CORRECTION: In the WVN October issue, the front page article “When To Ask a Politician For a Favor” included a photo caption incorrectly stating that the West Village needed 1,000 new elementary schools seats, when, as reported by WVN Education Editor Sara Hendrickson in her October article (also on the front page), the projected shortage is for 1,000 elementary school seats in the sub-district south of 14th Street within the next five years. In regards to St. John’s Terminal, her article referenced that community members were contemplating a variety of uses, including a school, for this potential development project.
On the day last year that I passed the corner of Fifth Avenue and 14th Street I looked at the concrete frame being raised there and noticed that the third floor column was not straight! Do they know that it is out of alignment? Should I tell someone? As the frame went up in succeeding weeks, the anomalies increased, bent columns, crooked columns, gigantic triangles raking upward at angles in the facade. This was clearly not a conventional rectangular concrete frame. The builder is the New School and the architect is Roger Duffy of the firm, Skidmore, Owings and Merrill.
The form is large and bulky, filling the footprint to the edges of the property. While it is built to the full as-of-right floor area allotted under zoning law, it does not take advantage of the bonus provided for community facilities to which the school is entitled. The original design did however, and resulted in a tall glass tower. The school yielded to community opposition, chiefly from the Greenwich Village Society for Historic Preservation, and reduced the building to its present size. The 16 story 354,000 square foot building consists of a dormitory rising over and set back from a base containing the university center including an 800-seat auditorium sitting lightly off the main lobby. An event cafe with a 25 foot ceiling is tucked under the auditorium. The top two floors of the center contain the library which acts as a transition between the dorm above and the university center. Elevators stop at alternate floors, requiring additional walking for some.
The creative brilliance in the design of this building appears in the crystalline fracturing of the glass facade into an extraordinarily complex and beautiful form. I met with Mr. Duffy on site one day in July. “What you see on the outside comes from the design of the inside,” he said. The large diagonal trusses not only brace the building but hold the stairs which were moved from conventional interior locations to the exterior walls. “The stairmaster is dedicated to the art of urban climbing. The city is always kept in view.” The glazing folded into pleats of a horizontal glass skirt allows the viewer “to look down at street life.” Even more brilliant is the folding in of the fire stairs, which are normally closed in separated dark concrete towers, between the public stairs on the exterior. Duffy was able to get approval of day lit exterior fire stairs utilizing a heat resistant tempered glass. “The climbing experience is pretty magical,” he said. “You see the city in a different way.”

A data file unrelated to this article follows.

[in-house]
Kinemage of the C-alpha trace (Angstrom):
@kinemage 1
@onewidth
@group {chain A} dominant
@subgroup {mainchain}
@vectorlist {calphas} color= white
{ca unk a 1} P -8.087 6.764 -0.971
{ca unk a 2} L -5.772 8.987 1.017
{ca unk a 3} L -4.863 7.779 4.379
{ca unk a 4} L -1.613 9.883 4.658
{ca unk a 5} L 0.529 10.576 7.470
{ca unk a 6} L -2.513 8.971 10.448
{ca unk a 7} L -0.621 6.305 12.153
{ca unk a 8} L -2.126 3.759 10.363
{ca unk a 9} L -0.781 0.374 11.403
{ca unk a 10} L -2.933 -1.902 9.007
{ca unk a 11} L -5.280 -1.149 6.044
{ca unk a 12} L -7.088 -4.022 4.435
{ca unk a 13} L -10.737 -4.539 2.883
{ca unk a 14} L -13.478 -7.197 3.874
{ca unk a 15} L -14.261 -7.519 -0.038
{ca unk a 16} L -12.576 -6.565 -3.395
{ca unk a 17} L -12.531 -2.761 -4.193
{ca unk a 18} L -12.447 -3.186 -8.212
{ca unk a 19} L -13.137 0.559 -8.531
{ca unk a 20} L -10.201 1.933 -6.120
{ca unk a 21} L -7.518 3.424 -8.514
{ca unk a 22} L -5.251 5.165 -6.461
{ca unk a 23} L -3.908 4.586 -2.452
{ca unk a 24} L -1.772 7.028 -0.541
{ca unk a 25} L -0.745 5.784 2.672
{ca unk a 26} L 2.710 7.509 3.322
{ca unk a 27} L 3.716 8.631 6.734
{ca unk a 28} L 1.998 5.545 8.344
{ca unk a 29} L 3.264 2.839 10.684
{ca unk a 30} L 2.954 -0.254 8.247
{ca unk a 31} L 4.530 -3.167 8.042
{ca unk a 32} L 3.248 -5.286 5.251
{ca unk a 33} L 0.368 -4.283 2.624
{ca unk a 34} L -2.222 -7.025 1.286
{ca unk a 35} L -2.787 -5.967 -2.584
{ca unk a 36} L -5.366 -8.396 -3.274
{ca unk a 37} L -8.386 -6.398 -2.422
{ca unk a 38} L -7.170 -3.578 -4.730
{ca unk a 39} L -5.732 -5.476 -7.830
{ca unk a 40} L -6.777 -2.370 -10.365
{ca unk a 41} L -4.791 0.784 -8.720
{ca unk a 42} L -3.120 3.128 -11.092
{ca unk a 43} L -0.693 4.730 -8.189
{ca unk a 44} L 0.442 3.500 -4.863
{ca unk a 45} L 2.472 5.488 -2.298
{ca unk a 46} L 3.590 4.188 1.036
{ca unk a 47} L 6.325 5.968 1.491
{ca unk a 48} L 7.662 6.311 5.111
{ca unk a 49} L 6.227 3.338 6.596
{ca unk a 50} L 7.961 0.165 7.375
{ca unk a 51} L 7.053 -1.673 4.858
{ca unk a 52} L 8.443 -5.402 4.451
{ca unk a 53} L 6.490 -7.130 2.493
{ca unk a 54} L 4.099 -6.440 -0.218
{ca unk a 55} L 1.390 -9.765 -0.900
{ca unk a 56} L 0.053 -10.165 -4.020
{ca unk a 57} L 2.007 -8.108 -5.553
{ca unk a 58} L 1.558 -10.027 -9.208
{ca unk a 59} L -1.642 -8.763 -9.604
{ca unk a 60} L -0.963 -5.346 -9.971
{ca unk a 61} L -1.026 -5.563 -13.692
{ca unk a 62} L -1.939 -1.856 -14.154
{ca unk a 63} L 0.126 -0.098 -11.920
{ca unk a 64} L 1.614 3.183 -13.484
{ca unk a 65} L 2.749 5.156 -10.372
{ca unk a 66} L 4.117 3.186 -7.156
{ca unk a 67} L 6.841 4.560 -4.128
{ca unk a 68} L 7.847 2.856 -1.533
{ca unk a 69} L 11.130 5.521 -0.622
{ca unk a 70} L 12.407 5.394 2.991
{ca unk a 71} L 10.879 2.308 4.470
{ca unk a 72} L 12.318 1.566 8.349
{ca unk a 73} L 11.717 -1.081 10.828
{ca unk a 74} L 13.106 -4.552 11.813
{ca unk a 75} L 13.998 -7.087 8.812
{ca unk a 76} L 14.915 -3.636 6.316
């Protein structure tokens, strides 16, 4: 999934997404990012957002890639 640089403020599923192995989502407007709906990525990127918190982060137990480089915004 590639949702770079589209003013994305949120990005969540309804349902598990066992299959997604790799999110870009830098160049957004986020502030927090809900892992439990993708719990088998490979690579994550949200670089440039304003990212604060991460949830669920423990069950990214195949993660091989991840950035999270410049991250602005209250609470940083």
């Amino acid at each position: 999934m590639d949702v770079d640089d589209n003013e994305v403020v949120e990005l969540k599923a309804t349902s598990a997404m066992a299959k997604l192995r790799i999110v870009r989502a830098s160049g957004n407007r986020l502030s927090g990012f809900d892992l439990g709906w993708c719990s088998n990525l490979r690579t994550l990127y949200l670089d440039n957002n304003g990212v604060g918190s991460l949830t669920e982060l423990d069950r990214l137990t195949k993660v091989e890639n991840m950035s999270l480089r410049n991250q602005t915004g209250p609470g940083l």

For Mr. Duffy, the design is about utilizing daylight to provoke the interaction of students in a “hive of activity and energy.” Borrowed daylight even penetrates the inside through high interior windows. “The experience of form is what the art is all about.” I asked him what artists were a strong influence on his approach. He mentioned James Turrell who said that “in darkness you see the color of light.” It is true that daylight is the main driver in the form of this building. In what I initially saw as an idiosyncratic shaping of apparently arbitrary shapes grew from an inner conviction that was enunciated by architect Louis Sullivan, “Form follows function.” These are not accidental fractures, but a true reflection of an architectural idea. I feel these shifts in the glass plates and change of surfaces in my body. The building energizes me in a way the more flat, but decorative, buildings on 14th Street do not. In this building, architecture has broken the rigidity of so much of our urban environment while respecting the context of the surrounding rectilinear streets.
The New School broke new ground with its modern design on 12th Street by Joseph Urban in 1933. It houses unique murals there by Jose Clemente Orozco. The Greenwich Village campus has expanded south to 11th Street and north and east along 13th Street and now has placed the University Center at the New School on 14th Street at Fifth Avenue, its showpiece. “We are thrilled with the result,” exclaimed Sam Biederman, spokesperson for the school. “It is an informal landmark at birth where people constantly stop to take pictures.”
Roger Duffy has also prepared extraordinary designs for two towers that would flank the entrance to Grand Central Terminal at 42nd Street if the proposed Midtown East Zoning is implemented. He is a modest deeply committed artist. The University Center at the New School is scheduled to open in January.